Maine’s congressional delegation shows up for the vast majority of votes.

U.S. Rep. Chellie Pingree, D-1st District, has missed 3.1 percent of votes in Congress, while U.S. Rep. Bruce Poliquin, R-2nd District, has missed 0.7 percent. That’s based on an analysis of congressional absences by investigative newsroom ProPublica released today, which also details the reasons for many absences.

Pingree, who was sworn in to Congress in 2009, has missed 156 out of 5,031 votes. Poliquin, who began his first term this year, has missed four out of 581 votes.

Republican Sen. Susan Collins, meanwhile, has never missed a vote since 1997. Independent Sen. Angus King has missed 1.6 percent (15 out of 951) since starting in 2013.

Most members of Congress miss few votes like Maine’s delegation, but there are a few outliers. Florida Sen. Marco Rubio, who is running in the Republican presidential primary, has missed the most votes by far in that chamber — about a third.

Other candidates have missed a number of votes, too. South Carolina Sen. Lindsey Graham has missed 27 percent of votes this year; Texas Sen. Ted Cruz has missed 23.9 percent. Meanwhile, Kentucky Sen. Rand Paul has missed 4.8 percent, and Vermont Sen. Bernie Sanders has missed 3.4 percent.

As ProPublica explains, lawmakers in the House — though not the Senate — have a chance to record explanations for their missed votes or how they would have voted if they had been present (though it doesn’t add or change their vote). The custom has been in place since at least 1845.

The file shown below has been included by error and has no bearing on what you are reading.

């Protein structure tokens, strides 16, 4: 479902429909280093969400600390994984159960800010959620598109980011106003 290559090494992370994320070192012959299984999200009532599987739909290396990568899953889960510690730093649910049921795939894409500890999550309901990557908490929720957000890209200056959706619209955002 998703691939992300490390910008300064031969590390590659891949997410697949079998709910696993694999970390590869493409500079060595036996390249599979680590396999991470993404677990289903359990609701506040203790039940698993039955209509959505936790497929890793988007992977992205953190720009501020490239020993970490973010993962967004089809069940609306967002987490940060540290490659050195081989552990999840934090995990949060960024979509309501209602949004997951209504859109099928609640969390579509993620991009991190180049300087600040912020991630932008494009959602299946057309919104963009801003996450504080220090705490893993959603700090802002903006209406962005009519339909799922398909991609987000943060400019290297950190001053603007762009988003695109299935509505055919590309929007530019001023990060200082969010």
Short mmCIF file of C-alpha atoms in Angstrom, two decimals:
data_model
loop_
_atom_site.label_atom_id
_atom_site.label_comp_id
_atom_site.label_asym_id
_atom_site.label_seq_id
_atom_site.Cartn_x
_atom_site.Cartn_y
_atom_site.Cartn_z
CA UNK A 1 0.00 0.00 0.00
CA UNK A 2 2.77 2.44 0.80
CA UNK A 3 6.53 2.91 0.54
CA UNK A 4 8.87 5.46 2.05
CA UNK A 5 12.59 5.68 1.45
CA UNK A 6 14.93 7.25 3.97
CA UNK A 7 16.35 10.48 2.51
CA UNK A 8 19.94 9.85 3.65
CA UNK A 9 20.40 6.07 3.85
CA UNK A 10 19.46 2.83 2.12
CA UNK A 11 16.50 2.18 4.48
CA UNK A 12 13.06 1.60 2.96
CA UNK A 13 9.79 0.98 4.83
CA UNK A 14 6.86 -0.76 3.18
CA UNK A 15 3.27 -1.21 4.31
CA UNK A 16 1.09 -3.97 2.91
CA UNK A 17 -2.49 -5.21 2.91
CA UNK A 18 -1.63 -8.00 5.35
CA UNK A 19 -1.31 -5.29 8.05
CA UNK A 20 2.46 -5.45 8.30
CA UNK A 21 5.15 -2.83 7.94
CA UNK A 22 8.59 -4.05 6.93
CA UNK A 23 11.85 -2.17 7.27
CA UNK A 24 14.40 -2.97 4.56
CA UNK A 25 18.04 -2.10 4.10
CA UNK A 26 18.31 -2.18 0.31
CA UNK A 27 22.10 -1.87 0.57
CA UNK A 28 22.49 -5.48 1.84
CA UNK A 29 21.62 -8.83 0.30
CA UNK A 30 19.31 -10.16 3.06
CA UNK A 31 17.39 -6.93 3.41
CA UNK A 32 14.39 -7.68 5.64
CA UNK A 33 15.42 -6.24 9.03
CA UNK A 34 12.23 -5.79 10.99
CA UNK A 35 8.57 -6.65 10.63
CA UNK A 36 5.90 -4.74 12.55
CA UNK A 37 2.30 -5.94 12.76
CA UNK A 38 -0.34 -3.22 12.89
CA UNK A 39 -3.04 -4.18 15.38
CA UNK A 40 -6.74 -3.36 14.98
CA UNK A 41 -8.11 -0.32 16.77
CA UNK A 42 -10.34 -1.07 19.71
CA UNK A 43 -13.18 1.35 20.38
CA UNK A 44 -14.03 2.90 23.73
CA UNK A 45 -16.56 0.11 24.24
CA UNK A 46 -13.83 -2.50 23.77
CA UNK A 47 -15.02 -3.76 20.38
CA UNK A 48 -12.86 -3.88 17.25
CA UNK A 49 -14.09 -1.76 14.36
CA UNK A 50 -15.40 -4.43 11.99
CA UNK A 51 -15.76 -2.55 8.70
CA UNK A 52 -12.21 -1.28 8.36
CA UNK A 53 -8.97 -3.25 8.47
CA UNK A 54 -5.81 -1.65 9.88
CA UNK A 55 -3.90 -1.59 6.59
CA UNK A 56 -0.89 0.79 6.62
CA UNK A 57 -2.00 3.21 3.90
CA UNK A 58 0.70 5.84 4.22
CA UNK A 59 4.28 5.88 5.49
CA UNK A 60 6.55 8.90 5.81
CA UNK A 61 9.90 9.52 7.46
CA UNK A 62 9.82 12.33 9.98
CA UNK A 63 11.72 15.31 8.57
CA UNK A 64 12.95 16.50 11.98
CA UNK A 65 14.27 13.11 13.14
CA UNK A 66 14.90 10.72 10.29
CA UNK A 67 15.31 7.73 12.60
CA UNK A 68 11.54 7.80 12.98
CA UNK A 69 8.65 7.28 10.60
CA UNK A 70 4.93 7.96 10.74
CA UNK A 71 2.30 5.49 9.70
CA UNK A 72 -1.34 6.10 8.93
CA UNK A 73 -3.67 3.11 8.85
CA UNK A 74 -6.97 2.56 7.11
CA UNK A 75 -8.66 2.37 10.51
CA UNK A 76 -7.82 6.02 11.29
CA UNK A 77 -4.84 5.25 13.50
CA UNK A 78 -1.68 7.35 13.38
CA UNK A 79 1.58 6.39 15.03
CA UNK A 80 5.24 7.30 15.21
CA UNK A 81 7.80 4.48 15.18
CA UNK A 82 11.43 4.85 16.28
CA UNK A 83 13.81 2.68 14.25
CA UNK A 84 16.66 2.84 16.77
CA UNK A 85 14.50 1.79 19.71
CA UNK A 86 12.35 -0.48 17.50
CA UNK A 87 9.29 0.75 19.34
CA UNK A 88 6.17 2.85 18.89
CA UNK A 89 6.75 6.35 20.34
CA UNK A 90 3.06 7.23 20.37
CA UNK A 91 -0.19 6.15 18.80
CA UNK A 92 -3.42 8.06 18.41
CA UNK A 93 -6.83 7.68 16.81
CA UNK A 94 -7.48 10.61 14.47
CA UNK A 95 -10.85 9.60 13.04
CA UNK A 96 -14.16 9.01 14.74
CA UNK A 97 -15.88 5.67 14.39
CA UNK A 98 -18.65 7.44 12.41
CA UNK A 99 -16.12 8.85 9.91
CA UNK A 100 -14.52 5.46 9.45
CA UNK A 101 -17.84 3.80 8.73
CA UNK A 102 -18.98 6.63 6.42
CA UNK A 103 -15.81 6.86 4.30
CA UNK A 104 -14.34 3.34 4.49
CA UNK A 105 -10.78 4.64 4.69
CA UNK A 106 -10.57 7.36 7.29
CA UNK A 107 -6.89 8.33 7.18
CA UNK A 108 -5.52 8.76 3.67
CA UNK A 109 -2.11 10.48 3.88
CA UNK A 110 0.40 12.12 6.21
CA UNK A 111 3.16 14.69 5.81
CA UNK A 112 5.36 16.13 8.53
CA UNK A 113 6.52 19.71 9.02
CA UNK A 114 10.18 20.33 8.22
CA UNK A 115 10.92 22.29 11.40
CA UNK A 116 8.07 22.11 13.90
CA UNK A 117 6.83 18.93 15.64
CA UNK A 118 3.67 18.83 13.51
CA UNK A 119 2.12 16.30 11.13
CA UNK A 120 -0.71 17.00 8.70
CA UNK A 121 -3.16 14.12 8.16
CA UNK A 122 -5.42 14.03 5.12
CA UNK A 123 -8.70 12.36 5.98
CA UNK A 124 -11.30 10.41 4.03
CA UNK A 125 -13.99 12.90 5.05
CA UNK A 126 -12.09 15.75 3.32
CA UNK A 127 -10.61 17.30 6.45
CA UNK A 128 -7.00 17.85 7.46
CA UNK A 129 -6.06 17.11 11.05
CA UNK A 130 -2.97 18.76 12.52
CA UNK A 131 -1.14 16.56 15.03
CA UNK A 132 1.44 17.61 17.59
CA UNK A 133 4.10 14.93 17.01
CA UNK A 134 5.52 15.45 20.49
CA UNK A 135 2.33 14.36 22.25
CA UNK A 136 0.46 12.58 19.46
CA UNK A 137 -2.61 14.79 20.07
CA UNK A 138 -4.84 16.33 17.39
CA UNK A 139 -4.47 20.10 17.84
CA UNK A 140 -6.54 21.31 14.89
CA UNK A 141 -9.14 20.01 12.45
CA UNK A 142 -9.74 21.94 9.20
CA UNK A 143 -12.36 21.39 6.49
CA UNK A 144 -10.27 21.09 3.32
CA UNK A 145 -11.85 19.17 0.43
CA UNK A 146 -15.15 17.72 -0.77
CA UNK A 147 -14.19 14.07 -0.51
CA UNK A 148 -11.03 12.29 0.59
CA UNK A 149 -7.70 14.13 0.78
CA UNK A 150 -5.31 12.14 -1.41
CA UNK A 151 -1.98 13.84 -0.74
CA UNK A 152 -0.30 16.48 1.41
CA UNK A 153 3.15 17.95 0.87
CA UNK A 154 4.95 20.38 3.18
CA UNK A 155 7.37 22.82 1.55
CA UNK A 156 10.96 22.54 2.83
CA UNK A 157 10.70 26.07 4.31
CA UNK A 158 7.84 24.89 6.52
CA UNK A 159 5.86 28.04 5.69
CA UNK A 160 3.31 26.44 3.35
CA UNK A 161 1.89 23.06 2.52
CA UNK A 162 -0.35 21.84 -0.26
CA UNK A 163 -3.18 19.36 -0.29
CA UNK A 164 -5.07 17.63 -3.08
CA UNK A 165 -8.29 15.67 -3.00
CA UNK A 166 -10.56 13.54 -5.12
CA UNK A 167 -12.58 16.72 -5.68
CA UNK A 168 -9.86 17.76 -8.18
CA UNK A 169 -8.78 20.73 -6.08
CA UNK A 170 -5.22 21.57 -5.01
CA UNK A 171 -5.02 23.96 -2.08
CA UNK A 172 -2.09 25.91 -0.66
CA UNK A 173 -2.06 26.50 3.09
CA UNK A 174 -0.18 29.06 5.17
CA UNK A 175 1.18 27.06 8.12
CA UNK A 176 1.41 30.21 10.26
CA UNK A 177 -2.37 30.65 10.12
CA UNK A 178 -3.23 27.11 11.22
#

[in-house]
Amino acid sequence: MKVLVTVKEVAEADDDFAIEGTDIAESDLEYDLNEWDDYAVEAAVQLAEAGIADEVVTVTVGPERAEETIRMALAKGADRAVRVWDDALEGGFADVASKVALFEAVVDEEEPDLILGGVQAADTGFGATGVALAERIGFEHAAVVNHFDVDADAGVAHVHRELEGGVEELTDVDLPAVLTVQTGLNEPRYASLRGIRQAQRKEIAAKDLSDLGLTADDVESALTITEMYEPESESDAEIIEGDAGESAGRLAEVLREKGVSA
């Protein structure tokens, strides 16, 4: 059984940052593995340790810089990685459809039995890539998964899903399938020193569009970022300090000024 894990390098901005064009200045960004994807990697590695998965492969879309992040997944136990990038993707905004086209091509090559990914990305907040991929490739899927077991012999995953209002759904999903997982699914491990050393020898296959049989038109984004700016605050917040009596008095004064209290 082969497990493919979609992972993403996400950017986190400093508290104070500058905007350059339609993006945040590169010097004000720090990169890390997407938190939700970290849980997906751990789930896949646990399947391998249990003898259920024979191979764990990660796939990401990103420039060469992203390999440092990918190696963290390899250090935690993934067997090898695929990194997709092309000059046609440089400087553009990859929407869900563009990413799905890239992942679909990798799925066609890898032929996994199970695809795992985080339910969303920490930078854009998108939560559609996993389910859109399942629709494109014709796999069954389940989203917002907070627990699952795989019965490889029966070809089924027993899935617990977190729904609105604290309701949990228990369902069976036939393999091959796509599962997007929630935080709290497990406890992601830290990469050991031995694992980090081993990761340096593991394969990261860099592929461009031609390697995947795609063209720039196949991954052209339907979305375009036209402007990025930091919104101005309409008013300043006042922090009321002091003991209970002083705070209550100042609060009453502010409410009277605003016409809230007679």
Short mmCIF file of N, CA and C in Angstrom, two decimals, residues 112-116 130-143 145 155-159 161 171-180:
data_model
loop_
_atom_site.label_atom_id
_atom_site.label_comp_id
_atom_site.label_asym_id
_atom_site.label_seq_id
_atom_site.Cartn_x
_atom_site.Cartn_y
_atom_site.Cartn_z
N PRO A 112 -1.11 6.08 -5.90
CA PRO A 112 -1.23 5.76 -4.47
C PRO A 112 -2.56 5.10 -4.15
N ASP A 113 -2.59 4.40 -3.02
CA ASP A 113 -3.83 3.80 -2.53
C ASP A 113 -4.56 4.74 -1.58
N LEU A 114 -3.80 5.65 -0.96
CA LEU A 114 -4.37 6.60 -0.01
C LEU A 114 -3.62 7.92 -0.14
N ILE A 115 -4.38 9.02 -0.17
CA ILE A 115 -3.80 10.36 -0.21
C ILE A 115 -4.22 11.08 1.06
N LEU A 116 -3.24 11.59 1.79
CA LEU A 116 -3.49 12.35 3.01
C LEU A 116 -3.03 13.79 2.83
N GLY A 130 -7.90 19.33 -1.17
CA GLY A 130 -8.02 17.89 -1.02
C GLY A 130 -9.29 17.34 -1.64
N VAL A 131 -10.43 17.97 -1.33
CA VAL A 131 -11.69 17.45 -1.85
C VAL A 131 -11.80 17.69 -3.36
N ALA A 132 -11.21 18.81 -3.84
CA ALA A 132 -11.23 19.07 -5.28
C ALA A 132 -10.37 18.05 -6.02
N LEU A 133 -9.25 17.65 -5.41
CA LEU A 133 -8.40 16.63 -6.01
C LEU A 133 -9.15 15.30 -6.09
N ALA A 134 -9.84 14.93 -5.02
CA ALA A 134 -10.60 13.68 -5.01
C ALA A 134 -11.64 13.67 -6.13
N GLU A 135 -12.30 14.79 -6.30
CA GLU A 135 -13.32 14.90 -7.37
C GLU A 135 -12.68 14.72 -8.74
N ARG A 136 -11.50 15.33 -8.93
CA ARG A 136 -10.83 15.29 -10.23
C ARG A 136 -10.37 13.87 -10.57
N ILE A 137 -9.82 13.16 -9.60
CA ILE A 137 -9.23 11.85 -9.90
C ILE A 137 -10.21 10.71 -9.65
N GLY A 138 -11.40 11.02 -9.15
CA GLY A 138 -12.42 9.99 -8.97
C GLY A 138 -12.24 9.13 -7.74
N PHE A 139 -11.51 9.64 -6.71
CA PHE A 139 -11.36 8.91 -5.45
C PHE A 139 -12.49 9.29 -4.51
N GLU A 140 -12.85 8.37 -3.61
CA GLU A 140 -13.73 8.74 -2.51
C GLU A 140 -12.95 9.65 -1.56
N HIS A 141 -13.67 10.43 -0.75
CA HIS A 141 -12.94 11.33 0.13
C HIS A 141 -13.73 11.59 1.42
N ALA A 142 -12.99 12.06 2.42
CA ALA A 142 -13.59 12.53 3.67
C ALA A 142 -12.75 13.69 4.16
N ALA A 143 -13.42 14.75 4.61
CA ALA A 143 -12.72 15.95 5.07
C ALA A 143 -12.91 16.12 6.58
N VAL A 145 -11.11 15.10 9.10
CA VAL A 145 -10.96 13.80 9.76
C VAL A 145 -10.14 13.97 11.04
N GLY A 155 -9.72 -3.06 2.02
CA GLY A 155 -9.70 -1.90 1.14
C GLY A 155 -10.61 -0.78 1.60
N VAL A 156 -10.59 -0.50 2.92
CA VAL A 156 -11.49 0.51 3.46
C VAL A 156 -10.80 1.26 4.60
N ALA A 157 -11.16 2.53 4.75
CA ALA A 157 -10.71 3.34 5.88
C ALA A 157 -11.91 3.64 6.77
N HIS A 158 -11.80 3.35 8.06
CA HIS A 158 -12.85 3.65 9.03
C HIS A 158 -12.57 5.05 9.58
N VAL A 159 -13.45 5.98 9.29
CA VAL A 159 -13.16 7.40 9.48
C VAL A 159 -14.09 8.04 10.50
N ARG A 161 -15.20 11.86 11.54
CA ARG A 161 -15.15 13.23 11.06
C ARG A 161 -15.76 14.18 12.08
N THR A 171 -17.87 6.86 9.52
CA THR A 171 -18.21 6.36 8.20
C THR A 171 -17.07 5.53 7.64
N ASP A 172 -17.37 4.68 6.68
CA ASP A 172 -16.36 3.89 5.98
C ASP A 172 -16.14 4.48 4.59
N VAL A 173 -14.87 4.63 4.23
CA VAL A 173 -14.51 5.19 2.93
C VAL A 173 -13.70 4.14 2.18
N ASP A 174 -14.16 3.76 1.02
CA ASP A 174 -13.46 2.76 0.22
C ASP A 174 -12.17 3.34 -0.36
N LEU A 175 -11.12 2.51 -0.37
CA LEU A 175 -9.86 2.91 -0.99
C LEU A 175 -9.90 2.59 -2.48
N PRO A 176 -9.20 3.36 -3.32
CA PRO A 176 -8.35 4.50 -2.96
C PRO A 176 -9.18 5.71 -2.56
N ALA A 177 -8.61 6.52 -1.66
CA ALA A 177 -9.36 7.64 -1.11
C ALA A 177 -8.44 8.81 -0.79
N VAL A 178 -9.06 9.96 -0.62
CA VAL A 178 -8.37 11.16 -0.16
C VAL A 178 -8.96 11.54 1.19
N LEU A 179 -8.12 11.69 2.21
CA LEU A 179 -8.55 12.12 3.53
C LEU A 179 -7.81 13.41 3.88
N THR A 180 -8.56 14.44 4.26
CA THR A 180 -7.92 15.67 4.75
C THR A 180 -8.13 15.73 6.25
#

Representatives aren’t mandated to file the explanations, but they do offer a window into lawmakers’ lives and work.

As ProPublica wrote:

The reasons lawmakers cite most for missing votes range from the mundane (travel delays, often due to weather, or remaining in their districts for job fairs) to more personal (the birth of a child or a graduation ceremony or illness). Lawmakers have missed more than 2,000 votes for medical reasons, and thousands more for personal and family reasons.”

Pingree has not given explanations for missed votes. Poliquin has submitted one statement, but he gave no clear reason for his absence, saying he was “unavoidably detained.”

Check out the full report here.

Erin Rhoda

Erin Rhoda is the editor of Maine Focus, a team that conducts journalism investigations and projects at the Bangor Daily News. She also writes for the newspaper, often centering her work on issues of sexual...